May 4, 2010
by Robert P. Murphy
Social Security needs fixing, most analysts agree, but supposedly we had a few more years to work out the details. Now the crisis is upon us. This year, Social Security will pay out more in benefits than it collects in employer and employee contributions, but the problems don’t stop there.
If the economy suffers a “double dip” — meaning the current recovery soon turns into recession — Social Security may never return to the black. Worse still, the “trust fund” is an accounting gimmick and doesn’t represent a genuine pool of savings. On top of all the other bleak news, Americans need to accept that Social Security is already broke.
Analysts have been warning that the annual surpluses — the difference between how much the government collects for the Social Security component of FICA versus the total benefits paid out in any given year — would gradually shrink to zero. It was inevitable that Social Security would eventually slide into deficit, because of the underlying demographics and because it was a Ponzi scheme from the beginning.
The first Social Security retirees collected benefits far in excess of what they paid in during their last working years. Over the decades, the chain-letter process continued: Current workers would pay for current retirees, and the only way to keep the system going was to hope that a new crop of young workers would arise to fund the next batch of retirees as they in turn started collecting checks.
Relatively fewer workers now support the population of retirees. The officially estimated year at which the system would go permanently into the red has bounced around, but the depth of the current recession took analysts by surprise. Because of high unemployment and early retirement, this year the system is already in deficit.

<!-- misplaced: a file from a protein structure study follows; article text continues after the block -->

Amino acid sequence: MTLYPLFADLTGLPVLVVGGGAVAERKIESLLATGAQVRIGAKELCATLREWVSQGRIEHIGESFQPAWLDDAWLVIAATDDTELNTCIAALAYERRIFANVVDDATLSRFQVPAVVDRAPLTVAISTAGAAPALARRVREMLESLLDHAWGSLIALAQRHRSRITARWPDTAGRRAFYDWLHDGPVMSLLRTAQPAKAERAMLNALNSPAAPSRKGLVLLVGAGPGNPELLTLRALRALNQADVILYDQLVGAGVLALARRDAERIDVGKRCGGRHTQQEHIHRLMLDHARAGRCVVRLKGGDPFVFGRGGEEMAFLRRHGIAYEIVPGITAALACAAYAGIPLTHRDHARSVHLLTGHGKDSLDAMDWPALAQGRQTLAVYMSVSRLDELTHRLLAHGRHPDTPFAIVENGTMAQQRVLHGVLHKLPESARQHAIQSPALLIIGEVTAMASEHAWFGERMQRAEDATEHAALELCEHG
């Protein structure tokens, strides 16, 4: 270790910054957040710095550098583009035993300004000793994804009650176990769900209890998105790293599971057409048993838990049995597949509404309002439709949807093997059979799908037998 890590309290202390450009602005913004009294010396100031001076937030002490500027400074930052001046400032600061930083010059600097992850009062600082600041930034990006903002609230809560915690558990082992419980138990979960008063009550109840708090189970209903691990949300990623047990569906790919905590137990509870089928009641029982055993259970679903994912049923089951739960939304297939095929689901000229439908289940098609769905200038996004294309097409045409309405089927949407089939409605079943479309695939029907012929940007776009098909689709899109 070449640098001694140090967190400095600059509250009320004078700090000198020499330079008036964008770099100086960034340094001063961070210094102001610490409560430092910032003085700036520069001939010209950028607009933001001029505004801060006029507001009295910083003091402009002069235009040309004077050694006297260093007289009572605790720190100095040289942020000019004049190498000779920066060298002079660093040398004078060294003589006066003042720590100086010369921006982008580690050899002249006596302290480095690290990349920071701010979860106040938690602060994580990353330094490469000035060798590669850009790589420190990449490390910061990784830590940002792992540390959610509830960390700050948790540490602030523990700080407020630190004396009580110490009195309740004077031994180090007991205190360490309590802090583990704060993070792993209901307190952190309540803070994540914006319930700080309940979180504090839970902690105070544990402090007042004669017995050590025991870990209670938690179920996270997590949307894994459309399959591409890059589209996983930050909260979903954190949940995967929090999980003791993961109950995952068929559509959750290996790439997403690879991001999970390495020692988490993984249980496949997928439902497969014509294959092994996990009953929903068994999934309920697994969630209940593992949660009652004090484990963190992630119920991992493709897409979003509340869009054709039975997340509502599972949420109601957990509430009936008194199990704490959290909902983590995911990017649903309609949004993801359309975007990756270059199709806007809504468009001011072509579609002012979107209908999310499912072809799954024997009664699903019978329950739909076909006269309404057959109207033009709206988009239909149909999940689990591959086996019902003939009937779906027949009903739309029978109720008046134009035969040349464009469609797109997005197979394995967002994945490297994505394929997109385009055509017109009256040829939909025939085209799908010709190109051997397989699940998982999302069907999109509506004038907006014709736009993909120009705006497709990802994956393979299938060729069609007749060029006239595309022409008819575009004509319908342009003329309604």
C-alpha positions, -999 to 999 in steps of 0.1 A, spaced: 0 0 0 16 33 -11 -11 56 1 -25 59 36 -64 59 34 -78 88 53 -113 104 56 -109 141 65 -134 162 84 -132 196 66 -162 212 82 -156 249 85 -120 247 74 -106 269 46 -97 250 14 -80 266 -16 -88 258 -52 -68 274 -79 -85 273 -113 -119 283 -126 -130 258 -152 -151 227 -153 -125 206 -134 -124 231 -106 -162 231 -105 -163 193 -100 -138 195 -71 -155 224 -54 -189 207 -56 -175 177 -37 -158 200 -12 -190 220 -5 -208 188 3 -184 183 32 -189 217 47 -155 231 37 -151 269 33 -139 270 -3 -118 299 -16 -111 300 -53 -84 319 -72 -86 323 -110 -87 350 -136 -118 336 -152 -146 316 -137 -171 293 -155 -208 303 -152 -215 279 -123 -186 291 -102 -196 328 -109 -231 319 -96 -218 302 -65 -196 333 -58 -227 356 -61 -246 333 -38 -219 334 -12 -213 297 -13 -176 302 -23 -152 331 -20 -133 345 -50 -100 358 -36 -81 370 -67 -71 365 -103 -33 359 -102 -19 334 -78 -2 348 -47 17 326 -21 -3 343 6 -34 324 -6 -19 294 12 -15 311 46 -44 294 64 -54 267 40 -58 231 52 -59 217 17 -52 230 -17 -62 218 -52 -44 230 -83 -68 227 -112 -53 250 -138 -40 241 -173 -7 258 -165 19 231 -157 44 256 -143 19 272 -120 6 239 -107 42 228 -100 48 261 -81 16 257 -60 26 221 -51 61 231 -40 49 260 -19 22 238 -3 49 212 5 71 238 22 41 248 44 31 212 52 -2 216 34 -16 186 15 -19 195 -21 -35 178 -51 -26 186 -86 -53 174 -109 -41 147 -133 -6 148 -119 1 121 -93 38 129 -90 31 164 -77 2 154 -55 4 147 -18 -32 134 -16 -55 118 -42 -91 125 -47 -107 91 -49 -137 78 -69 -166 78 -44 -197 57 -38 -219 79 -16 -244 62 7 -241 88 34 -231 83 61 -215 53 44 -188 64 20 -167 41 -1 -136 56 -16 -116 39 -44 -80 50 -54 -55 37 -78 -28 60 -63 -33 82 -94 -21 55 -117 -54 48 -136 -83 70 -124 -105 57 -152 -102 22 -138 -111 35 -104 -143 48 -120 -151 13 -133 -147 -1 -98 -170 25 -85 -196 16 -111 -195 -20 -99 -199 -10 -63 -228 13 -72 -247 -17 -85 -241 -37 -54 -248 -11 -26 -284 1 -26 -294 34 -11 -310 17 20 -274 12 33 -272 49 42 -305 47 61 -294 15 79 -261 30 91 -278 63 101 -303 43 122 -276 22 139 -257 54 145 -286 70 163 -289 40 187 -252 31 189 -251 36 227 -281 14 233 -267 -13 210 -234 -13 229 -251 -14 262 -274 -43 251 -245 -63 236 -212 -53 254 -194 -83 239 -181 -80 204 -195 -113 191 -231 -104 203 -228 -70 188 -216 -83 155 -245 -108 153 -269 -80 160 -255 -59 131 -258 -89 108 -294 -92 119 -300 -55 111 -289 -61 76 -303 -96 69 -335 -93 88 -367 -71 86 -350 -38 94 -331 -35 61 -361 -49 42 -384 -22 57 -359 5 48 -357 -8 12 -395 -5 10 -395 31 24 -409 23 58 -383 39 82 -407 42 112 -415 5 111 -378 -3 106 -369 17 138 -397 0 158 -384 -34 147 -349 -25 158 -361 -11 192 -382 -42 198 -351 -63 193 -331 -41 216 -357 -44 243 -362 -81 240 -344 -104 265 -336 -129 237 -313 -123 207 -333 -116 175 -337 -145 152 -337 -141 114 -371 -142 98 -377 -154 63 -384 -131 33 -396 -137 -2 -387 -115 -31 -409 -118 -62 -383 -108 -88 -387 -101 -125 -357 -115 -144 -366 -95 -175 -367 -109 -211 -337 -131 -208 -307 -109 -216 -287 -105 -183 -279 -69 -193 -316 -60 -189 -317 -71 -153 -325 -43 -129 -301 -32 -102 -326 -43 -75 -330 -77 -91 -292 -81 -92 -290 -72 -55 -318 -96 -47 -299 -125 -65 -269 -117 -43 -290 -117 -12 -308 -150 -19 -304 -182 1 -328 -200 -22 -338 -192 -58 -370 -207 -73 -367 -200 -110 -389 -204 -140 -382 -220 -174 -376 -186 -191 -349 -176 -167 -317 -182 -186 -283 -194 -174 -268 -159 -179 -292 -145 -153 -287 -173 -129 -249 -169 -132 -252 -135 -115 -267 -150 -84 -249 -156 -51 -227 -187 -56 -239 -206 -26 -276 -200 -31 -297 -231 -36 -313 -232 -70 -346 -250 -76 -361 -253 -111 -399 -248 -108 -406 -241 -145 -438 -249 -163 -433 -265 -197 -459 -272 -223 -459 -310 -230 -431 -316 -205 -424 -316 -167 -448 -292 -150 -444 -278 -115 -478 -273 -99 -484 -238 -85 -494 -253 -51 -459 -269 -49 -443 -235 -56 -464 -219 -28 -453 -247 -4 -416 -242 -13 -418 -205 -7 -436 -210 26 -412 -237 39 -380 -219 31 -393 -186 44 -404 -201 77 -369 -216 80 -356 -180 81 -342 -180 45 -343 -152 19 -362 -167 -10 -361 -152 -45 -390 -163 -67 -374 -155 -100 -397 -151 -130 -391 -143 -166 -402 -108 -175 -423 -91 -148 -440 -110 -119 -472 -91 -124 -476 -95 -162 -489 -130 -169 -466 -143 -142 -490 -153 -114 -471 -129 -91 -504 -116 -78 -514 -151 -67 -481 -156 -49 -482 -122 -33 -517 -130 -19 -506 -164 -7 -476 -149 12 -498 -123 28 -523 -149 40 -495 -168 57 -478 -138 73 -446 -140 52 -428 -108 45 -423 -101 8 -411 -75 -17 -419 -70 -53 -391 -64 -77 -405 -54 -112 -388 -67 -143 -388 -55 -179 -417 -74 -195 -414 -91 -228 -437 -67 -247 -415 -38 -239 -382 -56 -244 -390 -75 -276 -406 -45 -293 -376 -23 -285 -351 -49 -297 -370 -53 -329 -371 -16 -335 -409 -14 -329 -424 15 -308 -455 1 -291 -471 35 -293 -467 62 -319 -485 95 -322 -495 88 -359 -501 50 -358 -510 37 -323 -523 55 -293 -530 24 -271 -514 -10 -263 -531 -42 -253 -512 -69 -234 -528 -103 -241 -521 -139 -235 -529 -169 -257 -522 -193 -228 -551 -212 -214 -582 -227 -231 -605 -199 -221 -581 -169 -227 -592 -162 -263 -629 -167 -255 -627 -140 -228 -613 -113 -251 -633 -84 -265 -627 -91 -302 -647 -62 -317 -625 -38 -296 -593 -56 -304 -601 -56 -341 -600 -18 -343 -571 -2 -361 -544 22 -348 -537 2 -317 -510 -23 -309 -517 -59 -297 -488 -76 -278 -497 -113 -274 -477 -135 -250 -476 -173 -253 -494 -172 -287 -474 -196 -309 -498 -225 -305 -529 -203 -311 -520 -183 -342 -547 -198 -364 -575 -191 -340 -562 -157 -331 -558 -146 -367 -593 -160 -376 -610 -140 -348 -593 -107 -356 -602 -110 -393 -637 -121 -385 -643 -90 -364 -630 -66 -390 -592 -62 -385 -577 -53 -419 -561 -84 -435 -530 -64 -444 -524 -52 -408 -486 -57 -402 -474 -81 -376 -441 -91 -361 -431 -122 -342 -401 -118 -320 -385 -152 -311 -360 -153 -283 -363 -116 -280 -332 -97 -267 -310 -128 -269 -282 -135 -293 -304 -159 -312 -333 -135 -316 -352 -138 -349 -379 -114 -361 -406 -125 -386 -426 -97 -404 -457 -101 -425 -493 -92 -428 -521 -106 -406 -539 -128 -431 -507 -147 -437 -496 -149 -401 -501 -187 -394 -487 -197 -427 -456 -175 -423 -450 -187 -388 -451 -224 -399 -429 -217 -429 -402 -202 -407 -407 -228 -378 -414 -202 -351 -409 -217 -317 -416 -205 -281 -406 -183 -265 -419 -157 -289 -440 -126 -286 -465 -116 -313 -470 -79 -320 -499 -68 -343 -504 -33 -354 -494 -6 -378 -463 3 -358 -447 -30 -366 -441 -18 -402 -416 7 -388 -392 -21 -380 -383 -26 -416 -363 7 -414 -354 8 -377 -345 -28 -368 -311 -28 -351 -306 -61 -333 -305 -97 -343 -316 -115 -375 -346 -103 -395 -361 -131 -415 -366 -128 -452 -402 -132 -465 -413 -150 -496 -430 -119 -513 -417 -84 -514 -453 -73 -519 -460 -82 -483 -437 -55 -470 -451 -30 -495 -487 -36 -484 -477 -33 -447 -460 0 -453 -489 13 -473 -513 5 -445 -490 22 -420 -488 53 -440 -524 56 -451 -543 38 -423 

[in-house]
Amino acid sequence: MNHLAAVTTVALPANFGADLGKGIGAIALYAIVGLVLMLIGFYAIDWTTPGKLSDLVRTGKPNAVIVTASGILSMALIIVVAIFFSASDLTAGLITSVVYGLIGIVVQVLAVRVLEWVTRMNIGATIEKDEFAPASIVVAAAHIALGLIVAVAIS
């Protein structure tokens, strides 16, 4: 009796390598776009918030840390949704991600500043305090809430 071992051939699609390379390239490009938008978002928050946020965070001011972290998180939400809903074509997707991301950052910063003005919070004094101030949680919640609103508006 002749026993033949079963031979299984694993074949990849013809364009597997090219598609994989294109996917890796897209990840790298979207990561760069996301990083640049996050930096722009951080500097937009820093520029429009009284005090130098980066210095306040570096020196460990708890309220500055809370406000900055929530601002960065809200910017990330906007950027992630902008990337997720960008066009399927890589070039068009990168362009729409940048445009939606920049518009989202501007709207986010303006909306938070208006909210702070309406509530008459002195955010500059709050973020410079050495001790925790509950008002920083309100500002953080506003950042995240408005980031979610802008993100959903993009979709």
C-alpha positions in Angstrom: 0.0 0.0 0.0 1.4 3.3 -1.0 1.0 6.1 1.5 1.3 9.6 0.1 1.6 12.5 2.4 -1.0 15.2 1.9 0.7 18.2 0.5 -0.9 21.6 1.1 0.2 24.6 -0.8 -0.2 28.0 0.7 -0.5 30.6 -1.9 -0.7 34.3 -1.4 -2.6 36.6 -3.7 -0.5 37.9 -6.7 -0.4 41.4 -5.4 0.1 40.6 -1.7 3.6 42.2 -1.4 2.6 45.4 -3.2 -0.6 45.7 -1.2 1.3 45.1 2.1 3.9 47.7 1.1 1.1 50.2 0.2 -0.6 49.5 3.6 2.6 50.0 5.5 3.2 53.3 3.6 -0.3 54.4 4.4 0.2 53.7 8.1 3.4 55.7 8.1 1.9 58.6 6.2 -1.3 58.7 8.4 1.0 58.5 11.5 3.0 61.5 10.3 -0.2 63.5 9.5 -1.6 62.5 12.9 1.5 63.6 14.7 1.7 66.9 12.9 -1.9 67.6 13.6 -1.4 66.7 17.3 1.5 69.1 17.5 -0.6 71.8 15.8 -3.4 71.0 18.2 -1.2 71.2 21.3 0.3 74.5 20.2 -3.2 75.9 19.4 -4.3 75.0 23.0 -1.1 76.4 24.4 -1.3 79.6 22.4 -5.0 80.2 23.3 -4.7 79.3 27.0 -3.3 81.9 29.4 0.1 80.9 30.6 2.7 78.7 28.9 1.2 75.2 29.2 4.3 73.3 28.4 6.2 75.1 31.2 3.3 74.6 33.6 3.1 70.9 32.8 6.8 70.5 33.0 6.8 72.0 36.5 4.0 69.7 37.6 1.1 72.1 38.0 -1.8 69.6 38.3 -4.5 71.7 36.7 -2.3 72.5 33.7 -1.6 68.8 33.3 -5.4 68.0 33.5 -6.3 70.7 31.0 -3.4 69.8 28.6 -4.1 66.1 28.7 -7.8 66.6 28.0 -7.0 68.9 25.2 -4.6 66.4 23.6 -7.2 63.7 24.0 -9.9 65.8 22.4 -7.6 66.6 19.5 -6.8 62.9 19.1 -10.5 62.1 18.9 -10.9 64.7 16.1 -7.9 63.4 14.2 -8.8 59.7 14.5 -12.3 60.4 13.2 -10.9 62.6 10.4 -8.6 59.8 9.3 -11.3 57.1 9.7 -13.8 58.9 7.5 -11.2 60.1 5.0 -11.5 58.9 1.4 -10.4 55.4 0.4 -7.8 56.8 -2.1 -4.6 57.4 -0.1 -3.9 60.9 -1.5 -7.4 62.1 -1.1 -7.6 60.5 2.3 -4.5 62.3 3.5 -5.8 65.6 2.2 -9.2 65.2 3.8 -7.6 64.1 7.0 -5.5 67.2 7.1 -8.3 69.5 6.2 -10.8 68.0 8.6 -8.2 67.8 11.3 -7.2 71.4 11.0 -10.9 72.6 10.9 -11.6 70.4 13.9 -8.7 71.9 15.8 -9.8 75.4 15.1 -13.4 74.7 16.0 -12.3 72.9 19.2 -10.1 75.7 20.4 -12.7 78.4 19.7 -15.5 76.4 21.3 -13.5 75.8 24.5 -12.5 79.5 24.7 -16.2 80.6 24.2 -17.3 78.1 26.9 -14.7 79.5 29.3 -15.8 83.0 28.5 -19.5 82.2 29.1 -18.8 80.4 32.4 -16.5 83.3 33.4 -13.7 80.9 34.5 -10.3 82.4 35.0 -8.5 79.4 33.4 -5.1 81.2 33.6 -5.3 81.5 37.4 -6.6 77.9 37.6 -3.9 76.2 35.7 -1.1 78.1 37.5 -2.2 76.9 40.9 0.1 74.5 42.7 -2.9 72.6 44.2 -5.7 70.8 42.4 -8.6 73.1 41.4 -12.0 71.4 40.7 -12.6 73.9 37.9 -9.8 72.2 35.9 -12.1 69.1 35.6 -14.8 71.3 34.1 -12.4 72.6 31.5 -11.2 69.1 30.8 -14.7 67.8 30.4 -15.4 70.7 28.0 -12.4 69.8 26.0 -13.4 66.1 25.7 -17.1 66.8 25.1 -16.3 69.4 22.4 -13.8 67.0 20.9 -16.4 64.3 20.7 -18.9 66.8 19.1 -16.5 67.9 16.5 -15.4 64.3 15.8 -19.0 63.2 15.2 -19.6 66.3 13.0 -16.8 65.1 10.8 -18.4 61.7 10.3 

The Congressional Budget Office now estimates that Social Security will briefly return to the black in 2014 and 2015, before plunging — permanently — back into the red. Yet even this projection assumes that we will avoid another downturn.
Defenders of the current system argue that Social Security is still solvent, because of the $2.5 trillion “trust fund.” They argue that there is no emergency, because the system can draw down these savings to fund the annual deficits between payout and pay-in, allowing the system to stay afloat until 2037. Yet this is an illusion.
In past years, the Social Security system typically took in more revenues than it paid out. If the trustees had used those annual surpluses to buy, say, shares of mutual funds or bonds issued by foreign governments, then the accumulated $2.5 trillion in the trust fund would indeed provide a large cushion during which the system could be reformed.
Instead, the federal government raided the surplus and took that extra money and spent it. Of course, Uncle Sam is “good for it”; the Social Security trustees have $2.5 trillion worth of IOUs issued by the Treasury, and they will cover their annual deficits (at first) by selling off these assets.
Yet from the point of view of the taxpayer, the Social Security trust fund is an accounting gimmick. If an intern accidentally dropped the entire contents of the trust fund into a paper shredder, the taxpayer would be unaffected. Either way, taxpayers are on the hook for paying all the Social Security benefits.
In 2010, the crisis is upon us and we are still in search of a solution. Ultimately, the only way to fix the actuarial insolvency of Social Security will be to increase taxes, cut benefits or both.
October 14, 2009
By Rick Klein and Huma Khan
Will Max be a tax break? Can Fido help with FICA?
A bill making the rounds on Capitol Hill marries two feel-good propositions — tax cuts and pet ownership — to generate a novel idea: A tax break of up to $3,500 per person for pet care expenses.
The measure is a legislative long shot. But it’s been championed by a veteran Hollywood tough guy and by a conservative Michigan congressman, and has drawn the enthusiastic support of animal rights groups eager to promote pet ownership during economic down times.